– Performing Kirk Shimano’s play Inner Dialogue in ShortLived 4. It took second place in ShortLived 3 in 2011, and because the rules were different, it performed every weekend for 13 weeks. So when we brought back the festival after 144 Taylor St opened, it felt like it was a good call to bring back that piece and enter it into the Wildcard Round. Hadn’t acted on stage with Dan Williams since we’d done the piece originally, so being able to perform with my friend and business partner in our new theater was pretty special.

– Producing Megan Cohen’s first play in ShortLived 1.

Barbara: Anything you’re looking forward to this time around?

Rob: The Finals. They are always amazing. They sell out like crazy, the plays are really strong, the crowds are amped, the performers are jacked too and the whole week is just really fun.

Barbara: Plugs/shout-outs for upcoming performances of friends’ work?

Rob: Adventures in Tech by Stuart Bousel and directed by Allison Page. Also Terro-Rama 2 by Anthony Miller and Claire Rice and directed by Colin Johnson. Maggie’s Riff, written by John Lipsky, adapted by his son Jonah with musical direction by his other son, Adam, directed by Faultline AD Cole Ferraiuolo. And yes – they are all here at PianoFight!

For more on ShortLived at PianoFight, click here!

Theater Around The Bay: The Great Blog Recap of 2015 Part II

Today we bring you three more annual round ups from three more of our core blogging team: Ashley Cowan, Will Leschber, and Dave Sikula! More tomorrow and the Stueys on Thursday!

The Top Five Thank Yous of 2015 by Ashley Cowan

1) You’re inspirational, Molly Benson
Aside from the incredible PianoFight mosaic we all continue to marvel at each time we’re in its proximity, you’ve managed to continue bursting through the creative scene while balancing parenting a small child (which I’ve personally found to be an incredibly difficult thing to do). You’re acting, you’re lending your voice to various projects, you’re making art, and you’re out there inspiring me to keep trying. So thank you and please keep it up!

2) You’re so great to work with, San Francisco Fringe Festival
2015 was the second year I had the chance to be a part of the SF Fringe Festival alongside Banal+ with Nick and Lisa Gentile, Warden Lawlor, Dan Kurtz, Tavis Kammet, and Will Leschber. (And this year, Eden Davis and Katrina Bushnell joined the cast making it even stronger!) Now, I always love working with this dynamic bunch but this time around, I was returning to the stage after a two year hiatus and straight off of having a baby and returning to work full time. Thankfully, everyone was so flexible and kind that when I had to leave a show immediately after my performance (skipping the other pieces in the lineup and curtain call) to relieve our babysitter, I was greeted with support and understanding. It made all the difference so thank you again.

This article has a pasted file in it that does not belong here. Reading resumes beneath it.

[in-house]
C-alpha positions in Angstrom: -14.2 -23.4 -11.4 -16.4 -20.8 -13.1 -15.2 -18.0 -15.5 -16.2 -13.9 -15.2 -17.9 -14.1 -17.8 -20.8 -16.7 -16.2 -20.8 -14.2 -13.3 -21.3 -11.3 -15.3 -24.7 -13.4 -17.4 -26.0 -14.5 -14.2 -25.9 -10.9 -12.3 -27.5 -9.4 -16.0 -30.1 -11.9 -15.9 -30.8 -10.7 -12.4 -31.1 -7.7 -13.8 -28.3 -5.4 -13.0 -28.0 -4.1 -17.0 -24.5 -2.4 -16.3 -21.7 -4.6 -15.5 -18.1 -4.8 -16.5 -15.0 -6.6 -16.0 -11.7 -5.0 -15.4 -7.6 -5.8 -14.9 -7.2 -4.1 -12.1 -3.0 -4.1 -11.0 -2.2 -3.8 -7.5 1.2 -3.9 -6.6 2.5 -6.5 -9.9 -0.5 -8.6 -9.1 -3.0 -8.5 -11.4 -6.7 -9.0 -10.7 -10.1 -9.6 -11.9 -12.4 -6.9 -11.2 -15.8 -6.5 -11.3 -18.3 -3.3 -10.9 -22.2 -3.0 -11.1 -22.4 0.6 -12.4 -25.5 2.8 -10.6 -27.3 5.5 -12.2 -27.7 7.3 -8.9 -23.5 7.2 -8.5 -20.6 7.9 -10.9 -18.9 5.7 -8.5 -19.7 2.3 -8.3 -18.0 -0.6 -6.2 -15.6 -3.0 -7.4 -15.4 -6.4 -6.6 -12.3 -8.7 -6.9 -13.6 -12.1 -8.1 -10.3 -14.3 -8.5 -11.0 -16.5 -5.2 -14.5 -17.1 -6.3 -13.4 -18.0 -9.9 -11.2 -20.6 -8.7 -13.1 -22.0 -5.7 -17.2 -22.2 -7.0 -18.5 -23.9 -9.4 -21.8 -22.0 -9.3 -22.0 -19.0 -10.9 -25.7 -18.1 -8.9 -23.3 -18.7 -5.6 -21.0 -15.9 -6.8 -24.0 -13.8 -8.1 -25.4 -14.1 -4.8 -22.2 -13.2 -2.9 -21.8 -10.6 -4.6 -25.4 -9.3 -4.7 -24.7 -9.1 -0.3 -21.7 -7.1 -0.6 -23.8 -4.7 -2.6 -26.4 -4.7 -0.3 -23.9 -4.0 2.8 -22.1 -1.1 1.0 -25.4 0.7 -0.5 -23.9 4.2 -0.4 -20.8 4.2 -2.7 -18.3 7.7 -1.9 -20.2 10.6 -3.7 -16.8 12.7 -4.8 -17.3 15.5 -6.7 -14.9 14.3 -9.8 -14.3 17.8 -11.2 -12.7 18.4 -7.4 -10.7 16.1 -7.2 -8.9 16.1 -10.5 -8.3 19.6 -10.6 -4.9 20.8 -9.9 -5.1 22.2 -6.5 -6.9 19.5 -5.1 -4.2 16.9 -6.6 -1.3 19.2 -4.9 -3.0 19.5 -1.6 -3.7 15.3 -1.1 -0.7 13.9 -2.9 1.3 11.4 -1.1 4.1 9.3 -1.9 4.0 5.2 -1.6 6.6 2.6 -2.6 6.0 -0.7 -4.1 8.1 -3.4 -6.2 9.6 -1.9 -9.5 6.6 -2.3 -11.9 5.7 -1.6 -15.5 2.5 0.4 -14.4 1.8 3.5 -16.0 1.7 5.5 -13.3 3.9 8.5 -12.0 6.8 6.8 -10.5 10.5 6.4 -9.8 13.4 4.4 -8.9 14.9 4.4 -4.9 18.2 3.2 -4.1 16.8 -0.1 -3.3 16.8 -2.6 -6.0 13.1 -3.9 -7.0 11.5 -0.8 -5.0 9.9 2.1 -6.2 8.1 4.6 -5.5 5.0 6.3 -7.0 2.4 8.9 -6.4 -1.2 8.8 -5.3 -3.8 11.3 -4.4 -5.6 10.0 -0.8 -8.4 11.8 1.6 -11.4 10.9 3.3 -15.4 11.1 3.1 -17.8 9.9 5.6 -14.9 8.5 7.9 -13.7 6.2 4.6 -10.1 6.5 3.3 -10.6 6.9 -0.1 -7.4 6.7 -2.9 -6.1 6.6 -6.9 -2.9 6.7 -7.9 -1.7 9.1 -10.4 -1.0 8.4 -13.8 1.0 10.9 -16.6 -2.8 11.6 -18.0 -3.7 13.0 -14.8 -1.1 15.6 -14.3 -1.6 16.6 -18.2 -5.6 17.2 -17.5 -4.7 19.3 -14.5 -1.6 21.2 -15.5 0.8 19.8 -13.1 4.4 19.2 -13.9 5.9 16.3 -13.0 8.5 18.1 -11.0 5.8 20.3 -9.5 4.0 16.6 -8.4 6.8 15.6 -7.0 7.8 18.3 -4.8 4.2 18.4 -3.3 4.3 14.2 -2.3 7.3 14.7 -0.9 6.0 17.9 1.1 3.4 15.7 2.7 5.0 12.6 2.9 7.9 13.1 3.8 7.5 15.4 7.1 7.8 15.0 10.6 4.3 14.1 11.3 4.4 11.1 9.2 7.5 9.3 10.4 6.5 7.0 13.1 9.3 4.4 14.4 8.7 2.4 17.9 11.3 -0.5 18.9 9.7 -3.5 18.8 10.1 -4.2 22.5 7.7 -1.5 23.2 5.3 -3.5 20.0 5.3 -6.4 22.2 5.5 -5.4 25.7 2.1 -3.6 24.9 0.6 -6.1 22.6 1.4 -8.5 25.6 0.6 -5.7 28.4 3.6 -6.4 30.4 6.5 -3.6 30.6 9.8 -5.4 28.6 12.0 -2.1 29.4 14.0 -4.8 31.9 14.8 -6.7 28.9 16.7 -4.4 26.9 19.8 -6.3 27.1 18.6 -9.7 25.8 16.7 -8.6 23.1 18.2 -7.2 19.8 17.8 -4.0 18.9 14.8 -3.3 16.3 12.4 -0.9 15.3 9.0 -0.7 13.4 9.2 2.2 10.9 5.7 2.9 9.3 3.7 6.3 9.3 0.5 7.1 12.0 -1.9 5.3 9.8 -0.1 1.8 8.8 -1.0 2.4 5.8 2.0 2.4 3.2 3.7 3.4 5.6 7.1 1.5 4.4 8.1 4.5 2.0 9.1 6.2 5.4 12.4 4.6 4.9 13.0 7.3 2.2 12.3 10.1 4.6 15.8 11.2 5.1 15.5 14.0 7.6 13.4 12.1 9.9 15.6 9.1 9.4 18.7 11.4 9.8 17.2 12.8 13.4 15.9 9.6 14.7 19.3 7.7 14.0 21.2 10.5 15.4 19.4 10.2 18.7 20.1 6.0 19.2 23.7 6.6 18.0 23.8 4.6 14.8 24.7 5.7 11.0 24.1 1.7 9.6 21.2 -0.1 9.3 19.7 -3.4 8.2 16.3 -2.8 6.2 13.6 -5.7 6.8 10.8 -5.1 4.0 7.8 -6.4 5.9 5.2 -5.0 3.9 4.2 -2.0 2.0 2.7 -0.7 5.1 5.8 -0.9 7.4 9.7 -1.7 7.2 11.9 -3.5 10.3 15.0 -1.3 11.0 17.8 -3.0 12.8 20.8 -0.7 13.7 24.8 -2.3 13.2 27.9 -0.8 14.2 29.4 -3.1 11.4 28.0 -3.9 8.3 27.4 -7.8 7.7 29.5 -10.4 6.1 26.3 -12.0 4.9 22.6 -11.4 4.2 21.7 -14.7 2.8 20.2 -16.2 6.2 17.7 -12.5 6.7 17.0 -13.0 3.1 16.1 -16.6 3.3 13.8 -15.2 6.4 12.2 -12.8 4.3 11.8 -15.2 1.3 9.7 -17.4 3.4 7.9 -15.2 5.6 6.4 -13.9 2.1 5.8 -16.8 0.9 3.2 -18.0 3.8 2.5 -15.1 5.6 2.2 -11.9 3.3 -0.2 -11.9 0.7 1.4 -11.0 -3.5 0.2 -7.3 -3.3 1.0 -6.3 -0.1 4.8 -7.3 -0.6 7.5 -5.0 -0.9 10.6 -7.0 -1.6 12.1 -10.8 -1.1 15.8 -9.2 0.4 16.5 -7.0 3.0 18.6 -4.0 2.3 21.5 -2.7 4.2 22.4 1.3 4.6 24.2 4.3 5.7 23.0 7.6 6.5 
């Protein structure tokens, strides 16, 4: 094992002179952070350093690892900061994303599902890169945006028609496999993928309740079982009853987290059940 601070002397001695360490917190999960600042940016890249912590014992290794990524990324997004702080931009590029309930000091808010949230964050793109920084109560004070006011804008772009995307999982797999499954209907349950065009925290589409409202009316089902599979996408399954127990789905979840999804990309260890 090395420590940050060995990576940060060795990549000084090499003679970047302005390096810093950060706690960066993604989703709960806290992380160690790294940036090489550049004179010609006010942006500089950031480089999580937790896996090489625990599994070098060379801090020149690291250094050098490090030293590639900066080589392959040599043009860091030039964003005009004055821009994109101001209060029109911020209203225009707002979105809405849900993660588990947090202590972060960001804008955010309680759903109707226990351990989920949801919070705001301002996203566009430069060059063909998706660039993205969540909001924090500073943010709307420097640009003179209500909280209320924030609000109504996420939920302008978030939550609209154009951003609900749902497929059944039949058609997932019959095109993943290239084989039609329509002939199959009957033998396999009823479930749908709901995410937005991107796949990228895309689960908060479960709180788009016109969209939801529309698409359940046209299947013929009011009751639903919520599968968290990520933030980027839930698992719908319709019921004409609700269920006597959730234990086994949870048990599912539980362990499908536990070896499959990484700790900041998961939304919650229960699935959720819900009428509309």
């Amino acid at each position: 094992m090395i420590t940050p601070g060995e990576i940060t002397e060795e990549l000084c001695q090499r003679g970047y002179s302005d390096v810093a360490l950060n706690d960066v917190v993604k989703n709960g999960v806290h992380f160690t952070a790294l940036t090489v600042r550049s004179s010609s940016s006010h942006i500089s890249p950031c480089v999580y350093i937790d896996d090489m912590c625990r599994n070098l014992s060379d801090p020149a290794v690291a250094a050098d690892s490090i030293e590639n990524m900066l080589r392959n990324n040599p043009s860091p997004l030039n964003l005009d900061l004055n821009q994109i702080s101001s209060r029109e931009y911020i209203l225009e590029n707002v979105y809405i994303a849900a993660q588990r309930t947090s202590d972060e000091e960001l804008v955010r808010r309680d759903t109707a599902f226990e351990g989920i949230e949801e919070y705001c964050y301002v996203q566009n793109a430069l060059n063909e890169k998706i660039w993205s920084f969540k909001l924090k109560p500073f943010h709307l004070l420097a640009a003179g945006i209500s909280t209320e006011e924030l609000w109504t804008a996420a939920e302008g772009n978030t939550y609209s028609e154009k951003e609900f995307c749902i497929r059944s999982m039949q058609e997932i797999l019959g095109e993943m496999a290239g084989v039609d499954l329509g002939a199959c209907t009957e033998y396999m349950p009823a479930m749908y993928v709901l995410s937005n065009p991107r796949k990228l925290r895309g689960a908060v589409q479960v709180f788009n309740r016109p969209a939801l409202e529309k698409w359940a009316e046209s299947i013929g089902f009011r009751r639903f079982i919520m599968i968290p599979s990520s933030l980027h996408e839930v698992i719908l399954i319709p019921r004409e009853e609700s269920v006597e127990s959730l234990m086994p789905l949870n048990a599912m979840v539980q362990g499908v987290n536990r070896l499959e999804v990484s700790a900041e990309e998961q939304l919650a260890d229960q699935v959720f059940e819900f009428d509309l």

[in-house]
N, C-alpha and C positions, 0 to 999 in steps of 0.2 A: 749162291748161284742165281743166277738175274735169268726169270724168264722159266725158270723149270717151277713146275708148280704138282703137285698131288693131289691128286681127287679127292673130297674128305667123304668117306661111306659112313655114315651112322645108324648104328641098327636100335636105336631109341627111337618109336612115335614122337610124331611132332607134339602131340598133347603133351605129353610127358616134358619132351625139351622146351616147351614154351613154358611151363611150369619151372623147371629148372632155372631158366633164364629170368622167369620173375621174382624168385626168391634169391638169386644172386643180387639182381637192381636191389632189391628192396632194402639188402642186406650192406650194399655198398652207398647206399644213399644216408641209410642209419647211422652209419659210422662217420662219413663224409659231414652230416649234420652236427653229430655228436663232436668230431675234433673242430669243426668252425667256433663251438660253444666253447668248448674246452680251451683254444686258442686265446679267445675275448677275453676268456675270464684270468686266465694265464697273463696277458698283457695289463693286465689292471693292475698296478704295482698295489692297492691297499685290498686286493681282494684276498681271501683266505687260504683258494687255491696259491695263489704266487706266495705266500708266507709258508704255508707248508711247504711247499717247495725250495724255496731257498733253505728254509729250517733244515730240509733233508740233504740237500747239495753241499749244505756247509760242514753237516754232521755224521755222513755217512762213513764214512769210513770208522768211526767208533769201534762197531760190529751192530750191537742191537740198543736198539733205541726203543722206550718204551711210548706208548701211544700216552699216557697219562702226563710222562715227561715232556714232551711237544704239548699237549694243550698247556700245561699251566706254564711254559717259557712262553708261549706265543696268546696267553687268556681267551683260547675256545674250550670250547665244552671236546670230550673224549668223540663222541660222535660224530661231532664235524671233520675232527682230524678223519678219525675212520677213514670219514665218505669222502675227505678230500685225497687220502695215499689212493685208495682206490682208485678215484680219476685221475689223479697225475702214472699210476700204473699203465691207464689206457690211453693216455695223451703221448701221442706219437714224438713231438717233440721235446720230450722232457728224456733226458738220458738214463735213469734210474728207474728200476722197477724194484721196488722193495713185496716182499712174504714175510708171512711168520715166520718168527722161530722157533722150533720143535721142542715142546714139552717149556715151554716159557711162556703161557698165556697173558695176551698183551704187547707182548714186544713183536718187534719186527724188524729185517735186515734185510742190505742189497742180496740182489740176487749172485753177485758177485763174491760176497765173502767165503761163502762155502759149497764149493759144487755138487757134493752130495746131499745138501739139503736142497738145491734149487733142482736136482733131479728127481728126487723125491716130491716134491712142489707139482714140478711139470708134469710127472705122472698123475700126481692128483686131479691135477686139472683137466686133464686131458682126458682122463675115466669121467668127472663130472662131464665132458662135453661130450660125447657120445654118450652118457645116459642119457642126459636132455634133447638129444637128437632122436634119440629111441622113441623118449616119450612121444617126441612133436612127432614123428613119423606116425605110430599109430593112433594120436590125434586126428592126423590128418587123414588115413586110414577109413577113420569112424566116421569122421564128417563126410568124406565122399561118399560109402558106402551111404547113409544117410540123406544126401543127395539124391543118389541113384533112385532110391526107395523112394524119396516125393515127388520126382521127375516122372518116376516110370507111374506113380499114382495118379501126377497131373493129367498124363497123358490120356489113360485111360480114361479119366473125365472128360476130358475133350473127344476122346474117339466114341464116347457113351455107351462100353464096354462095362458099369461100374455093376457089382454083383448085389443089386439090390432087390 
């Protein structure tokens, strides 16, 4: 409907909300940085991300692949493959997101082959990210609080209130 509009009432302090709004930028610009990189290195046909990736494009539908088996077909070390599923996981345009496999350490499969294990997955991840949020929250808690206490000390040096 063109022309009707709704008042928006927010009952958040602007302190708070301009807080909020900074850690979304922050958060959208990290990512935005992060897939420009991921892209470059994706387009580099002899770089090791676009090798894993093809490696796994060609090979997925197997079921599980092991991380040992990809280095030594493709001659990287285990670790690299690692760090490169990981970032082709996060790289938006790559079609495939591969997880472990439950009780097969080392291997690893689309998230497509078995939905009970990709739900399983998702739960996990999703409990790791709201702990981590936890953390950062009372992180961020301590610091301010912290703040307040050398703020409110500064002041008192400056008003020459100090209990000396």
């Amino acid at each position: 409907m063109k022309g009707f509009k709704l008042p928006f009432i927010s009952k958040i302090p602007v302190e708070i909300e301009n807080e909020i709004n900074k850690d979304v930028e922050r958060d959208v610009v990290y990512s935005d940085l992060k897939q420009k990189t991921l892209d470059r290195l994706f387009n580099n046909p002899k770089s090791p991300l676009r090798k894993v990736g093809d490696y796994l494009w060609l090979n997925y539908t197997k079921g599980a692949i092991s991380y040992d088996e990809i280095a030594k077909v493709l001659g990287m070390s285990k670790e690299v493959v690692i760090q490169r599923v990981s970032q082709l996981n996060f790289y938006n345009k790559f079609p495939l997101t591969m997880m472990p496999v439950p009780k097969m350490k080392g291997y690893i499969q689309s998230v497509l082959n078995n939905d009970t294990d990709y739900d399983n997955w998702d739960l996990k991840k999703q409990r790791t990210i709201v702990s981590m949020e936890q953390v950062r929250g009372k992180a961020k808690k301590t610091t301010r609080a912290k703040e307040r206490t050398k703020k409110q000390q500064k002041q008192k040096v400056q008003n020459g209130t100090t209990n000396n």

3) You trusted me to be a 90’s (Rose McGowan inspired) teenager, Anthony Miller
Last year when I had to back out of TERROR-RAMA, I was pretty crushed. I don’t totally know how I lucked out in getting a second chance with this October’s reading of TERROR-RAMA 2: PROM NIGHT but oh, man, I loved it. After feeling a bit rusty and uncomfortable in my post baby body, Anthony Miller and Colin Johnson let me play this sexy queen vampire 90’s teen. And I had the best time. Anthony’s script is truly hilarious and under Colin’s direction, the reading was a great success. But I was also left with that electric, “yes! This is why I do this!” feeling after I had the chance to be involved and for that, I’m super grateful. Thank you, Anthony. And thank you Rose McGowan.

4) You Made Me Love Being an Audience Member Again, In Love and Warcraft
One of my theatrical regrets from this past year was not singing praises or appropriately applauding creative teams when I had the chance. In this case, I didn’t really take the opportunity to give a shout out to all involved in Custom Made’s recent show, In Love And Warcraft. I was unfamiliar with most of the cast but, wow, they were delightful. The script was smart, sweet, and funny (and totally played to my nerdy romantic sensibilities) and the whole thing came together into such an enjoyable theater experience. I had such fun being in the audience and invited into a world of warcraft and new love. Thank you, thank you.